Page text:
This week’s content will likely be a bit more palatable for most of you… less controversial; but alas, no less weighty!
Colin Firth and Geoffery Rush magnificently portray the story of a man so “afraid of his shadow” – to quote Lionel Logue – that he cannot bear to speak into a microphone without stammering incessantly. This would be no great problem for most people because we don’t have to get up in front of mics very often, if ever. However, if the Duke of York has this problem on the eve of his ascension to the throne that might start to be a problem. Add to that the fact that England will soon declare war against Hitler’s Germany. Wow – big problem! Bigger than most of us can imagine. But thanks to Firth and Rush we are able to enter the psyche of the man who would become King George VI and be recognized for his resolute speeches throughout the war, which many credit for keeping spirits high enough to withstand the Third Reich.
What a re-creation. Watch the film! Then tell me if you have ever seen such a transformation. I sure haven’t. And what one thing finally transformed the man who would be the voice of the country standing between Hitler and what was left of the free world? Friendship – like he had never had before. Logue become confidant of the king and was the only man willing to push his buttons. Throughout some very painful scenes Logue pushes “Bertie” to the edge emotionally so that he might find his voice. This otherwise intelligent wallflower of a man suddenly sprang to life. Passionate, yet fearful of leading he steps to the mic – ending where he began – to address the British Empire. This time he shines, thanks to the love of a crazy bloke from Australia who wasn’t willing to settle for the status quo.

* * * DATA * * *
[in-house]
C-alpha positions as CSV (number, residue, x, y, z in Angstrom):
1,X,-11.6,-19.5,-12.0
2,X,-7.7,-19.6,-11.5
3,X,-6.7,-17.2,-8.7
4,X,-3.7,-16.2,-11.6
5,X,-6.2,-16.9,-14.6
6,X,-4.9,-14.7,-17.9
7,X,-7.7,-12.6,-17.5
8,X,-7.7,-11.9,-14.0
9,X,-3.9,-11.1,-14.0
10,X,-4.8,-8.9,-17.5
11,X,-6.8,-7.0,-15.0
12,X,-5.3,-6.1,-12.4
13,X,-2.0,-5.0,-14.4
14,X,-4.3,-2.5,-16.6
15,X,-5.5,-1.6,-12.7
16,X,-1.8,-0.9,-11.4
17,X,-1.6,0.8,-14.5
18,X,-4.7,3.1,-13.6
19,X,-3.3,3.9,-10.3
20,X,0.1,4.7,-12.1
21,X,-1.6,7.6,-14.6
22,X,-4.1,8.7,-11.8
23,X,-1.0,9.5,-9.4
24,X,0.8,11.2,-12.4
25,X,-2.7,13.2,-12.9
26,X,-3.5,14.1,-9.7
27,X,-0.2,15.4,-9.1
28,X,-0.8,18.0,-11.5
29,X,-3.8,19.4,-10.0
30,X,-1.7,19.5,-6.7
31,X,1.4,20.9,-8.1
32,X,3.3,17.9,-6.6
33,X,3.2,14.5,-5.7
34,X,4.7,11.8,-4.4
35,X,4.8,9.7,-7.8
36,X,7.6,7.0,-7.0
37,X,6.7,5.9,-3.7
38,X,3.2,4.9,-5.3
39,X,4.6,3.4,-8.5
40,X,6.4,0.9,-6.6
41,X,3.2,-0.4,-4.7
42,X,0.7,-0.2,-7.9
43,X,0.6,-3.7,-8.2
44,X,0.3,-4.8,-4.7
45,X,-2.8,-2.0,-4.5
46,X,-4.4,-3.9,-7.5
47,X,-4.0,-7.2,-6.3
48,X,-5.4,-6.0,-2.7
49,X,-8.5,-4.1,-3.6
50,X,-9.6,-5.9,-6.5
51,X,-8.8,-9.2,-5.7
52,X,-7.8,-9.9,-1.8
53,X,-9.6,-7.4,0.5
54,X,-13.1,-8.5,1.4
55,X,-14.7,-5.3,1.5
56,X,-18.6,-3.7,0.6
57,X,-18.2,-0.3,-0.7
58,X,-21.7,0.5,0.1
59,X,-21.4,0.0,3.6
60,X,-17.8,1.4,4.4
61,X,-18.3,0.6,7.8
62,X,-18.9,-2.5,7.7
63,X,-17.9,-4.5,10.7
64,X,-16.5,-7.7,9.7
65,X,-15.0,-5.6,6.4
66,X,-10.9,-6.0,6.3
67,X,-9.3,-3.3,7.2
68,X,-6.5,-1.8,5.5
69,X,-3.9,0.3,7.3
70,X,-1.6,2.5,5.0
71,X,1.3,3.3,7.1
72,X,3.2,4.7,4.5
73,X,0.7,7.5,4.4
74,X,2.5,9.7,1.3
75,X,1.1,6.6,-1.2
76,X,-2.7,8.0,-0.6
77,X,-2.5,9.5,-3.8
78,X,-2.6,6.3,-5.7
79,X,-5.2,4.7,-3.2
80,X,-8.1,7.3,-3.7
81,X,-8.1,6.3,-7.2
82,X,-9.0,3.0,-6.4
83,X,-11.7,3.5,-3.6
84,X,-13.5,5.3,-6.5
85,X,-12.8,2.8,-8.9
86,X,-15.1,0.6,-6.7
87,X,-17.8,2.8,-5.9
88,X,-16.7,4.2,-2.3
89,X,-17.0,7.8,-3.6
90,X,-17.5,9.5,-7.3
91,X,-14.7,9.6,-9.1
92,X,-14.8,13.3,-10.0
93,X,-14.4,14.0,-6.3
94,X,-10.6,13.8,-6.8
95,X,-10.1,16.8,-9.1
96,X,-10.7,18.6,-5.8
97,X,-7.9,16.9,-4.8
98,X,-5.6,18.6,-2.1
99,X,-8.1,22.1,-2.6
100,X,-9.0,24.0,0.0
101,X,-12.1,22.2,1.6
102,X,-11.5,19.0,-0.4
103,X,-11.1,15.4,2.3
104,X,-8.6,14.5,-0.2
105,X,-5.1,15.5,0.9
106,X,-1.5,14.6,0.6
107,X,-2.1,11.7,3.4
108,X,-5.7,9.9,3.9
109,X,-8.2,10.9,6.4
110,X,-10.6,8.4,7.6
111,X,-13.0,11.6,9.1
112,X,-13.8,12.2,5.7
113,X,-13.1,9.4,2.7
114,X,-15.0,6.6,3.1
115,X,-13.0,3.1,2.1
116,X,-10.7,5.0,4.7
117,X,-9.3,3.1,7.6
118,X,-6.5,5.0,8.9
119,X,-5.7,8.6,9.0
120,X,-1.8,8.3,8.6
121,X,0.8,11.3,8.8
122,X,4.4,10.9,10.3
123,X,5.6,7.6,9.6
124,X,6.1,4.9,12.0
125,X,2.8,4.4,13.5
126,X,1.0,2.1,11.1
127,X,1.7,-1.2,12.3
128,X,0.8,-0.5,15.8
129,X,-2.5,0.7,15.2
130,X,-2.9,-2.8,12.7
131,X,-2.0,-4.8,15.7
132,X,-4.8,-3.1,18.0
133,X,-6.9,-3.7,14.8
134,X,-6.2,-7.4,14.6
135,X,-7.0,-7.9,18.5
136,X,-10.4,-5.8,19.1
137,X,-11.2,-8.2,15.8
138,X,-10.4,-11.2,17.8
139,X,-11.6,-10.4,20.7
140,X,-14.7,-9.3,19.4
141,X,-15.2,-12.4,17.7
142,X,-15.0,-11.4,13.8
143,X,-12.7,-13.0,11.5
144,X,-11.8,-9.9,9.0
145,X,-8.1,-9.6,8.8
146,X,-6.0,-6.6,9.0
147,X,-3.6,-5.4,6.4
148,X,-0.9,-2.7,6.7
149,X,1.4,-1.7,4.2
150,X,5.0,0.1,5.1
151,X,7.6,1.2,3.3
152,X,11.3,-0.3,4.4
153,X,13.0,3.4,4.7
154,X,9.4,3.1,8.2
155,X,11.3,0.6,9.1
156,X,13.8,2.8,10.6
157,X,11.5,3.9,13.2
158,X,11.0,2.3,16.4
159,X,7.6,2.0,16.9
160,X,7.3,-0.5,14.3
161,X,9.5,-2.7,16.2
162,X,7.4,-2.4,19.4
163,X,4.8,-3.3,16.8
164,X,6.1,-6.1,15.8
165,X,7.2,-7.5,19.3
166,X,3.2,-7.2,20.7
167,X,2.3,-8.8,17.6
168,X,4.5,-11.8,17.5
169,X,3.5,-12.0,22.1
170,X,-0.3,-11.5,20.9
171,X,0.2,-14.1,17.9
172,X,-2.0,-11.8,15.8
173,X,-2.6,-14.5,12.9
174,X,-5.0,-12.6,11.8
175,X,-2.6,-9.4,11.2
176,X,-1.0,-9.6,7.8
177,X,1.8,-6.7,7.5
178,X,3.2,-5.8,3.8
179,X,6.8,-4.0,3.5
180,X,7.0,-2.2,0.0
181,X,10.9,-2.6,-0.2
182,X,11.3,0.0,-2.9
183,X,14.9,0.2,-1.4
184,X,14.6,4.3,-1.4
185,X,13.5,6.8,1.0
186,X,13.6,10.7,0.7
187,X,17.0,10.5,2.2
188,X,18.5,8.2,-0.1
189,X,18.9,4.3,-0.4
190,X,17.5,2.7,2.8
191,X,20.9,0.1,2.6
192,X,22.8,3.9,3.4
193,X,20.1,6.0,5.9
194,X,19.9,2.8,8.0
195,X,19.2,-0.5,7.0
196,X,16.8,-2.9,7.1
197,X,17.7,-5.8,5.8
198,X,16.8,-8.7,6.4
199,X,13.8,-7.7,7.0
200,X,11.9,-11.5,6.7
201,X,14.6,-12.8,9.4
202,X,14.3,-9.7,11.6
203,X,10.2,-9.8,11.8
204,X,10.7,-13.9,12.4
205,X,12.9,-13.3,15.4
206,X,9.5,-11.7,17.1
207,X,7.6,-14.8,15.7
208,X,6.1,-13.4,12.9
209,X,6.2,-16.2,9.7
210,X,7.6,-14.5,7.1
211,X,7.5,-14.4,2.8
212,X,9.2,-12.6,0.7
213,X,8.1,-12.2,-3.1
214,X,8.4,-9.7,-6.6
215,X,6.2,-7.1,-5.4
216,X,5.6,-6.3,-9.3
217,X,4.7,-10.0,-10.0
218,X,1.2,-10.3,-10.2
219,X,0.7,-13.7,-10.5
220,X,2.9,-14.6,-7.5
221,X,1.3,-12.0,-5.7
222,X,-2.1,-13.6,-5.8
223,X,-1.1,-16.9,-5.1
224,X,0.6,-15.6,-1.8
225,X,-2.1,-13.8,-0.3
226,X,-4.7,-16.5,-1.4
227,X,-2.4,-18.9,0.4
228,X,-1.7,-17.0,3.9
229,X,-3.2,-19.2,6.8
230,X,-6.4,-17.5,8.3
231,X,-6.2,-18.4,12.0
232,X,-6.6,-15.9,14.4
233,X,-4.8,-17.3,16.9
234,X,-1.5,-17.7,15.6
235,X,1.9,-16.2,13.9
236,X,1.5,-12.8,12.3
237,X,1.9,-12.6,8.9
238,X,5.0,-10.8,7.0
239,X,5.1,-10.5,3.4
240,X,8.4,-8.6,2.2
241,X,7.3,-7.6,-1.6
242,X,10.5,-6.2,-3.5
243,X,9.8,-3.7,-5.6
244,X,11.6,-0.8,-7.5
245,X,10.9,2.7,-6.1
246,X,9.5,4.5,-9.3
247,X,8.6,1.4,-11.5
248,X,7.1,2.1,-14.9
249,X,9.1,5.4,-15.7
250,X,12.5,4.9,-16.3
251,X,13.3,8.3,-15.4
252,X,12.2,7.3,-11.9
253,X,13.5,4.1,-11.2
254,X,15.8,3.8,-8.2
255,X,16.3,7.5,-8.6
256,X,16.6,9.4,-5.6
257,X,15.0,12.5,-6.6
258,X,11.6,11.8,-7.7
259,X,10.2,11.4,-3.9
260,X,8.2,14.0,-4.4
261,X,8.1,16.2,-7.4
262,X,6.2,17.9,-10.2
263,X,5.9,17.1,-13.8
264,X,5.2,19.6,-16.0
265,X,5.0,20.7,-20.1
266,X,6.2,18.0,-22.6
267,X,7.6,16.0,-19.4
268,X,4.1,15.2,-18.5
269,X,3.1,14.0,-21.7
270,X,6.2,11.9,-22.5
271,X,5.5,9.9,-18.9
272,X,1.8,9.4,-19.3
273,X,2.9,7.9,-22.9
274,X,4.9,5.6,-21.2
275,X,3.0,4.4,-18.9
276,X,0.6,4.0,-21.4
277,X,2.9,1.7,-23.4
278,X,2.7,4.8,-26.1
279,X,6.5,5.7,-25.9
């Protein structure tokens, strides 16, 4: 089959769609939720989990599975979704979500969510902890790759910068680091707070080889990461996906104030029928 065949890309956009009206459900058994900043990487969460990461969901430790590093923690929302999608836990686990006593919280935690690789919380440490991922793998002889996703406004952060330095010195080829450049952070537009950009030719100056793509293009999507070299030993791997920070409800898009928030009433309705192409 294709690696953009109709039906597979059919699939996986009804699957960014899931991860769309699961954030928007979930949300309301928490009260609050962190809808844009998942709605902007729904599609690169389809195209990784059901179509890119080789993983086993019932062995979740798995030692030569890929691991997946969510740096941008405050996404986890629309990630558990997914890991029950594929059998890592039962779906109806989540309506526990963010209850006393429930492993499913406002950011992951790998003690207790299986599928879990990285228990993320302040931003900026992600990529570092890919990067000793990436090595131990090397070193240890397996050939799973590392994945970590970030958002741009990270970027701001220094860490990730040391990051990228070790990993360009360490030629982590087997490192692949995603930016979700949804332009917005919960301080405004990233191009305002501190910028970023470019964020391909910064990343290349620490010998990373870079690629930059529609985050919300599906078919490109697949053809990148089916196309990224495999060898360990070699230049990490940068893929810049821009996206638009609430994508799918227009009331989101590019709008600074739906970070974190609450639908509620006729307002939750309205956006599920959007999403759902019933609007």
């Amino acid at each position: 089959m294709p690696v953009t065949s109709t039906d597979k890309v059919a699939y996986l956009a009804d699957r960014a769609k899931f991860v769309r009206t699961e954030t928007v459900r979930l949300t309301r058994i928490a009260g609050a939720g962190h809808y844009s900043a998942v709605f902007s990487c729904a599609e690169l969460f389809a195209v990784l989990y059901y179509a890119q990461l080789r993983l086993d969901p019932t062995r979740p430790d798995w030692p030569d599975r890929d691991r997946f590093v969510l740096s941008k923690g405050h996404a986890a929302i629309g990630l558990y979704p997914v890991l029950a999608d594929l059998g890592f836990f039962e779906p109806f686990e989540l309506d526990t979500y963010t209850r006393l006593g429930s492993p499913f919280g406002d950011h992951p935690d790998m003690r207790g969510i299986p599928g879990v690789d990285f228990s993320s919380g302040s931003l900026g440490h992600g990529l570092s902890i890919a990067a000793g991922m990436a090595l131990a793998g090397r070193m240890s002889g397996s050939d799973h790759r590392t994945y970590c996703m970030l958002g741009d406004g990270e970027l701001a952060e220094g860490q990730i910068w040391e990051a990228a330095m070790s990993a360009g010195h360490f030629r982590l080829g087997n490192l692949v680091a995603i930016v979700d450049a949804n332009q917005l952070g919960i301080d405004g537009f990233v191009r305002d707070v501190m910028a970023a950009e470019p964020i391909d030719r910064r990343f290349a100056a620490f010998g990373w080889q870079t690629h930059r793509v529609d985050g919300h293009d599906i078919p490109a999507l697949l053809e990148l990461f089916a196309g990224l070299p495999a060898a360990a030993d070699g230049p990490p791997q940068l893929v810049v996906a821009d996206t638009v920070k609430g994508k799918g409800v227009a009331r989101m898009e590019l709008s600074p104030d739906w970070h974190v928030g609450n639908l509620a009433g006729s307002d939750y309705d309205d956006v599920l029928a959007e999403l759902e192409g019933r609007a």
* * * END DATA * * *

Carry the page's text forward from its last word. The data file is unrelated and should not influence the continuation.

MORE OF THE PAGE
At one point Logue told Bertie “you are the bravest man that I know.” And it was true. To take the throne without having conquered what is a debilitating defect for a regent has to be among the most fearful situations anyone can imagine. Yet the Duke of York – soon to be know as King – realized that his nation needed him. He had naval skill and the heart of a lion, so he took a leap of faith knowing that if he failed he would fail forward, and eventually learn to be the voice of a nation.
So, I encourage you to take a lesson from King George VI and face up to your fears. They’re the biggest inhibitor of re-creation, whether that means trying your hand at painting, learning to ride a surfboard, or simply taking that new job that seems a little out of your field of experience. (I just took one in entry-level marketing/aka – sales.)
If we want to re-create ourselves and the communities around us we’re going to have to face down our fears. If you need someone to follow, follow King George. See the film in theaters. It’s an experience worth having. Don’t believe me? Take a look at Peter Traver’s review for Rolling Stone where he says of Tom Hooper’s work that he “breathes fresh, urgent life into every frame of this powerhouse. Hooper, 37, is a prodigious talent. The emotion this film produces is staggering.” The performances he pulls out of Helena Bonham Carter, Geoffrey Rush, and Colin Firth are nothing short of superb and Hooper often puts us right on the tips of their noses to feel the tension in the air that they feel and read every twitch and wince and glimmer in their eyes.
I have known fear myself. Fear over starting a new business, fear over beginning fresh in an industry for which I have no experience on my resume. Fear of moving on from a relationship. Fear of being poor. All of these fears can either drive us to protectionism, or to put it on the line to become the people our loved ones need us to be, and quite honestly the person we need us to be. Take the risk. Re-create yourself! Find your voice!